|Ticket Type||Ticket Tariff|
|In Conversation & Lunch with Moira Rudolf||£50.00 per ticket|
Your ticket will include: tea, coffee and biscuits on arrival, a talk by Dr Moira Rudolf, and a three-course Michelin-star lunch served with a glass of house wine followed by coffee and petits fours
Join Dr Moira Rudolf for an afternoon discussing Jane’s family background, her five years (1801-1806) in Bath, preferred entertainments, allies and love(s), focussing particularly on the two ‘Bath Books’: Northanger Abbey (drafted 1798/99, originally titled Susan) and Persuasion, her last complete novel, begun some seventeen years later, after she had already lived in Bath. Moira will also draw upon Jane’s lively, gossipy letters.
Of Jane’s six complete novels, Northanger and Persuasion were the only two which were not published in her lifetime and the first to come out in her own name. It is interesting that her contrasting attitudes towards Bath are mirrored by those of her heroines, Catherine Morland and Anne Elliot.
Even today, Jane’s footsteps are all over the city and many of the places she mentions are still easy to find and identify: the New or Upper Rooms, for instance, then so-called to distinguish them from the long-demolished Lower Rooms in the lower part of the town. The New Rooms are known today as The Assembly Rooms; they house the wonderful Fashion Museum in the basement, but if Jane were to wander into the splendid double-height principal rooms now, she would certainly recognise the beautifully restored Ballroom, Card Room and Tea Room.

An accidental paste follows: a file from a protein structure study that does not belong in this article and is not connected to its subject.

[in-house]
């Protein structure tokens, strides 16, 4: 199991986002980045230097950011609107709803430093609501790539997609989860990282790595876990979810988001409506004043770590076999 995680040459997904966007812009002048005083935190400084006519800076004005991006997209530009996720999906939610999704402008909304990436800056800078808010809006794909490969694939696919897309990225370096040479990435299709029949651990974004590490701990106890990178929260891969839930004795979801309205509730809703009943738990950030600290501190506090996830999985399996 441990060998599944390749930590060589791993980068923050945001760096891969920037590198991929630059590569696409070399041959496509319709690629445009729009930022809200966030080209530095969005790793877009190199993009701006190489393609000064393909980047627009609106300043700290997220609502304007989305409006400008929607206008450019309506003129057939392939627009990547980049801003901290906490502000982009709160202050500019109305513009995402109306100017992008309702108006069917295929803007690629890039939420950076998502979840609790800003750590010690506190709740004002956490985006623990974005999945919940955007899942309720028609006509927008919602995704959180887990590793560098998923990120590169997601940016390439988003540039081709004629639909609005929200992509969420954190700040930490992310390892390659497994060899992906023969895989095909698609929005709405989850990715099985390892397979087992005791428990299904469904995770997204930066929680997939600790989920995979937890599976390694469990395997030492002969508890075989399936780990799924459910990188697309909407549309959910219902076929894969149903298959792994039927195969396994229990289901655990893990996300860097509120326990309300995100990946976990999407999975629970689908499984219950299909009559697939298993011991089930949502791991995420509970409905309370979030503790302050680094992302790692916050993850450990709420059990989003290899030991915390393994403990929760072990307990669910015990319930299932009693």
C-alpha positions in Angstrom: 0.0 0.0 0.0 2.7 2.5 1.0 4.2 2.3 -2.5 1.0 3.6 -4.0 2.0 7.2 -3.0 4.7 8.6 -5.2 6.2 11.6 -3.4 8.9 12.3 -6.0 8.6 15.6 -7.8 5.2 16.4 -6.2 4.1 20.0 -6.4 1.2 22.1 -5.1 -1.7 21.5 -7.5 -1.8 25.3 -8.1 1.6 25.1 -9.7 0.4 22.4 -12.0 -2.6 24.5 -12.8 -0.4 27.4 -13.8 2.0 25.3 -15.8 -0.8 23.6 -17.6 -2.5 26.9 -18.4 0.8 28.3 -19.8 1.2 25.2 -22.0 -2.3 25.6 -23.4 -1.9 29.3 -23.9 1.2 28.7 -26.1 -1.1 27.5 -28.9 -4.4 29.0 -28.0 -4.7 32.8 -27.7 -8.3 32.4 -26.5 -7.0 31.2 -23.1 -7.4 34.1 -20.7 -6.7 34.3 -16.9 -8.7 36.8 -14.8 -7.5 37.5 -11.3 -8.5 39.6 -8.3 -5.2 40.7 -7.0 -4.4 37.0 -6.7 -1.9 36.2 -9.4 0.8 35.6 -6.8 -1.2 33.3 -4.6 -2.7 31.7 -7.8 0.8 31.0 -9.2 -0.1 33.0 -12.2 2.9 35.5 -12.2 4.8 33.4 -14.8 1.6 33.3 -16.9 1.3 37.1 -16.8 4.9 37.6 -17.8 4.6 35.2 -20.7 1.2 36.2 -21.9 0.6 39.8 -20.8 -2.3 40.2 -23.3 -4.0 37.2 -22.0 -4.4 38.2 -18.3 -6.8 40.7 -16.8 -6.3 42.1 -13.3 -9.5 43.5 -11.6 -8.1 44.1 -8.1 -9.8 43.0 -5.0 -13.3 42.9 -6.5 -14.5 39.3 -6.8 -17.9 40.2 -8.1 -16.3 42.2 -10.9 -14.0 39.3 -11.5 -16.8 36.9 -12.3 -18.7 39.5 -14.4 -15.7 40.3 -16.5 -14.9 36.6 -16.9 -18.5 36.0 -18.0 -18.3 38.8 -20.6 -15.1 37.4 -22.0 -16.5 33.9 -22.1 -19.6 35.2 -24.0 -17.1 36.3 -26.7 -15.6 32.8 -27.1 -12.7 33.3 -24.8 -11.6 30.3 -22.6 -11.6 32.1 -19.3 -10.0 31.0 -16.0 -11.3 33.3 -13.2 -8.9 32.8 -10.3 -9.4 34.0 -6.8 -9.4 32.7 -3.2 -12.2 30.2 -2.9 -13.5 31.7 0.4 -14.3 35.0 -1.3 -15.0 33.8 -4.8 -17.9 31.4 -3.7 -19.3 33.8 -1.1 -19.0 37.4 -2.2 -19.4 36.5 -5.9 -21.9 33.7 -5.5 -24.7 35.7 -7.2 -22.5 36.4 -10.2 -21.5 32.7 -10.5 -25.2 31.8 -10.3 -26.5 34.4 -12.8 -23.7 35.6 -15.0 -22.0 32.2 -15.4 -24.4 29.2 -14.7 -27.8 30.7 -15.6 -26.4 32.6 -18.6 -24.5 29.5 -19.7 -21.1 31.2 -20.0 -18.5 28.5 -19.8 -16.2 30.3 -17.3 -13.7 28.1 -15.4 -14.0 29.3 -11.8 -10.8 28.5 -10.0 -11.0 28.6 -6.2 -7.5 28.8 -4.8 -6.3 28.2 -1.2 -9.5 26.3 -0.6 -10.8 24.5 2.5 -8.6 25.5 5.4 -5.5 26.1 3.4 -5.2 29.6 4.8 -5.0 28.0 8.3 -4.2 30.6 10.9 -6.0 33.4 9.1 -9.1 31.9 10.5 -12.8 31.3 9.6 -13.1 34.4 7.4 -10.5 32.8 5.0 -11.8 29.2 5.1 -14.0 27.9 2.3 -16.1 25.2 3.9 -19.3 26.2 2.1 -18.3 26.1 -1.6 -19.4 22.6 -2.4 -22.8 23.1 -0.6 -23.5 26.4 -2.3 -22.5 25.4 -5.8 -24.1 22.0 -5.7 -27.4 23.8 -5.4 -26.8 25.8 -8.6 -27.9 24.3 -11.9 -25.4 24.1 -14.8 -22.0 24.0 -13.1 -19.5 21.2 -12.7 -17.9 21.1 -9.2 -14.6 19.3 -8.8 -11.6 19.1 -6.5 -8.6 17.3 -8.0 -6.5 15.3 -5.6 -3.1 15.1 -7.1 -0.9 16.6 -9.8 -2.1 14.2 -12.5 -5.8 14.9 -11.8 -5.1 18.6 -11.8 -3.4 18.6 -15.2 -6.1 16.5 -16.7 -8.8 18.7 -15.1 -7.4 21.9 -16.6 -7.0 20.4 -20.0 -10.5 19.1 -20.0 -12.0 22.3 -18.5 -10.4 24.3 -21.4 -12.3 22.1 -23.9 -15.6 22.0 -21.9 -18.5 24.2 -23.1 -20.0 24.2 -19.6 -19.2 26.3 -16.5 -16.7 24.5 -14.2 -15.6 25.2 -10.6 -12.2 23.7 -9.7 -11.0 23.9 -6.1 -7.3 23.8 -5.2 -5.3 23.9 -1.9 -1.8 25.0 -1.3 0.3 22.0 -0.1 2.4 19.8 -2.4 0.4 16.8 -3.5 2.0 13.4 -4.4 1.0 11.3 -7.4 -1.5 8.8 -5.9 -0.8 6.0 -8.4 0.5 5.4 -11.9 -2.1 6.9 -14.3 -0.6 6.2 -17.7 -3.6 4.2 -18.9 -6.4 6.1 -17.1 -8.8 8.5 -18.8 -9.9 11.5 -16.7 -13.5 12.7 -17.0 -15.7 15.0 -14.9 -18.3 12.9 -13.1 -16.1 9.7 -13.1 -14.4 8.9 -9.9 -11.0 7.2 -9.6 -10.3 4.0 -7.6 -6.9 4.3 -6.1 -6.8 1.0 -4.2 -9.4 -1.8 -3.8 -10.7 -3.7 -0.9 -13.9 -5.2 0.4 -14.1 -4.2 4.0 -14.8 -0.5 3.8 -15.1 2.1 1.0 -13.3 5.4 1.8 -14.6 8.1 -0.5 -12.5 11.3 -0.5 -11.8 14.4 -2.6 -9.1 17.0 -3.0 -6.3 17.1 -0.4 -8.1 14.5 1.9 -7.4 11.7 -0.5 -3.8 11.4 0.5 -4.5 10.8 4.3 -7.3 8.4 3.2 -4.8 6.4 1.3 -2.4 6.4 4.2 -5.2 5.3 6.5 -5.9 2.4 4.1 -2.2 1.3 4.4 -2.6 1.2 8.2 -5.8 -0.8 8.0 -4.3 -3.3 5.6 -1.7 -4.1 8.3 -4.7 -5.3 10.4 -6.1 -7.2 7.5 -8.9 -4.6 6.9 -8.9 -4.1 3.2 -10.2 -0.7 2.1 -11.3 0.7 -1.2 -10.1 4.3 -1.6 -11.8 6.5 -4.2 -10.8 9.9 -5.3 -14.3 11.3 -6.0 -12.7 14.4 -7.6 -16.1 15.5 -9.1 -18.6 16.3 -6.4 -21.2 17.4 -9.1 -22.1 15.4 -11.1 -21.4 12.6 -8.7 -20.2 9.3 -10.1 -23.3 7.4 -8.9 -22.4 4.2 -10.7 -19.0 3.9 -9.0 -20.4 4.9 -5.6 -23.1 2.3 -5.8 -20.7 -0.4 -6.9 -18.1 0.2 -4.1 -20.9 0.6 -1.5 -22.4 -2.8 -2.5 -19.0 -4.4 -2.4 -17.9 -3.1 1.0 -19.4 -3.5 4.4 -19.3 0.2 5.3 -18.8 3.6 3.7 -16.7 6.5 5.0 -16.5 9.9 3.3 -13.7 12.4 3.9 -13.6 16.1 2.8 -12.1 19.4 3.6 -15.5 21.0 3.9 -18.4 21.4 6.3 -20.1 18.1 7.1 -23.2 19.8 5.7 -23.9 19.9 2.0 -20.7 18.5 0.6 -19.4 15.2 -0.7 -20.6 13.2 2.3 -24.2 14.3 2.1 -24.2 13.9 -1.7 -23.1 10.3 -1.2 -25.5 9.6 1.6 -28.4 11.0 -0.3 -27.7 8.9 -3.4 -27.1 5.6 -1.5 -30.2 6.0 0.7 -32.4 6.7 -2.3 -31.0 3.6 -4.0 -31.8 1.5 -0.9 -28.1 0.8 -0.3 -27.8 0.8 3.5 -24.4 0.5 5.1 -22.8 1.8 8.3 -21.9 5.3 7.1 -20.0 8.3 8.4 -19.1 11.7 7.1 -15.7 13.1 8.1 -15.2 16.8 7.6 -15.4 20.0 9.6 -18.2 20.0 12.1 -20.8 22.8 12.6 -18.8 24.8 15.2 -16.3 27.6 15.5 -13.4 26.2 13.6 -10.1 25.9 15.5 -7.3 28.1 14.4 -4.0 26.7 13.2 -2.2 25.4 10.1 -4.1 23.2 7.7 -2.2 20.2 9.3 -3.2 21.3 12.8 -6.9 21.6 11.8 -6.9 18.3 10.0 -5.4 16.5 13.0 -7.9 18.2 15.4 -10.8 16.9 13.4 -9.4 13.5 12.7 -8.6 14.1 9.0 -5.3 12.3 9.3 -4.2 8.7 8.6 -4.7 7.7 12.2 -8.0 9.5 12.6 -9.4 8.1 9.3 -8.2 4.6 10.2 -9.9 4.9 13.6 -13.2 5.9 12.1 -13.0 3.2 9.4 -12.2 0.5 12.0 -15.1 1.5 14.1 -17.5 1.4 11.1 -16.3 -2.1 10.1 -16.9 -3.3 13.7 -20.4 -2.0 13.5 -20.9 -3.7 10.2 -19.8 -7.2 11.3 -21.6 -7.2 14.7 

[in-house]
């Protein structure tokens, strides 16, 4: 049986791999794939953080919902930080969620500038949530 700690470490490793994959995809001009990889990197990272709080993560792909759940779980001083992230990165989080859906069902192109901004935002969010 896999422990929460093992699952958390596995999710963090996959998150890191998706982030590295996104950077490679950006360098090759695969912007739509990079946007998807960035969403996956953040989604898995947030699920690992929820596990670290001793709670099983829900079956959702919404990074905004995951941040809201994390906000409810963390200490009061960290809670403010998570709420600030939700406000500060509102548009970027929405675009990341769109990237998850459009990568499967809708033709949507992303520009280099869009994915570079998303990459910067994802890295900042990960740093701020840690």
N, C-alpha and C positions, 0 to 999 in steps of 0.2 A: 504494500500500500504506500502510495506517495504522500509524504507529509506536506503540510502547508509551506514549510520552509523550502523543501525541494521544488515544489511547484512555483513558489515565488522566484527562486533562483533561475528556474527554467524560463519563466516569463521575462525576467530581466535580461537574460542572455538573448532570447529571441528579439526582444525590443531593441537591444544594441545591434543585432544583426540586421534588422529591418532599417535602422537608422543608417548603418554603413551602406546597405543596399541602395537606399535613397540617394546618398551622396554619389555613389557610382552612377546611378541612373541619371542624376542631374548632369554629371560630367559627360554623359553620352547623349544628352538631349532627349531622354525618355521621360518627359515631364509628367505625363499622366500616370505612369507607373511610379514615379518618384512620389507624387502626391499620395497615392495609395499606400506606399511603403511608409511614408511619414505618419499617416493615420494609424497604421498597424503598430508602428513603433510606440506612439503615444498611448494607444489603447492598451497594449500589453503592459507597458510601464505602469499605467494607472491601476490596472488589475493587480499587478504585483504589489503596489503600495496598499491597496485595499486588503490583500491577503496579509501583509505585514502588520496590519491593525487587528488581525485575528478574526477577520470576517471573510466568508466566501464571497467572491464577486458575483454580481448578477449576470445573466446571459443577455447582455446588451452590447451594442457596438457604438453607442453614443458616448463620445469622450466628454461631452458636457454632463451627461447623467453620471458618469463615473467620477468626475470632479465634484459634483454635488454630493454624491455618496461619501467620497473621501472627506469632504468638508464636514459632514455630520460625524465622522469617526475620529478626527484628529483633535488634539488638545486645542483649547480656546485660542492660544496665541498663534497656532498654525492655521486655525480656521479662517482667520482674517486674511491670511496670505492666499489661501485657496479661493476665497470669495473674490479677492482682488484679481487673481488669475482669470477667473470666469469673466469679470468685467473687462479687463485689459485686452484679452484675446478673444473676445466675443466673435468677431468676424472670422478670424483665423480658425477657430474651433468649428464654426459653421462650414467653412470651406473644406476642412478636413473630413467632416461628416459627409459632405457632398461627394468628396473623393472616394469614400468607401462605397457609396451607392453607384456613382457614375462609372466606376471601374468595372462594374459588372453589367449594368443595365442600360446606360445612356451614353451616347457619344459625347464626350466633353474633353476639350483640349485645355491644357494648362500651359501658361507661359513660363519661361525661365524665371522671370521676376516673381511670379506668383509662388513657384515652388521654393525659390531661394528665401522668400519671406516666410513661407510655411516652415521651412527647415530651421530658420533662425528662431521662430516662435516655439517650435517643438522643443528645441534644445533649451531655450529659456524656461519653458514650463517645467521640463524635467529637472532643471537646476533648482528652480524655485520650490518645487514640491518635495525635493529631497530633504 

Jane would also recognise the Gravel Walk – where Anne Elliot and Captain Wentworth were finally able to talk about their feelings for each other – and the Pump Room, Abbey Church Yard (opened Christmas 1795), where Jane accompanied her uncle, James Leigh Perrot, for his second glass of curative mineral water of the day.
She would probably be delighted with the refurbishment of her favourite house in Bath, 4 Sydney Place as well as that of Sydney Gardens, though it is likely she would be both astonished and amused by the vast industry which has sprung up in her honour.
Dr Moira Rudolf, Independent Bath Guide and Jane Austen Centre Walking Tour Guide, first trained as an architectural historian, specialising in the eighteenth and nineteenth centuries (University of Manchester, Department of History of Art; University of London, Courtauld Institute). She has an (almost lifelong) enthusiasm for the architectural/social history of Bath, having fallen in love with the city at the age of five, and – a little later – with the life, works and wit of Jane Austen.
Moira will arrive to greet guests and will be appropriately costumed in her promenading dress, bonnet and pearls. She will, of course, be happy to answer any questions.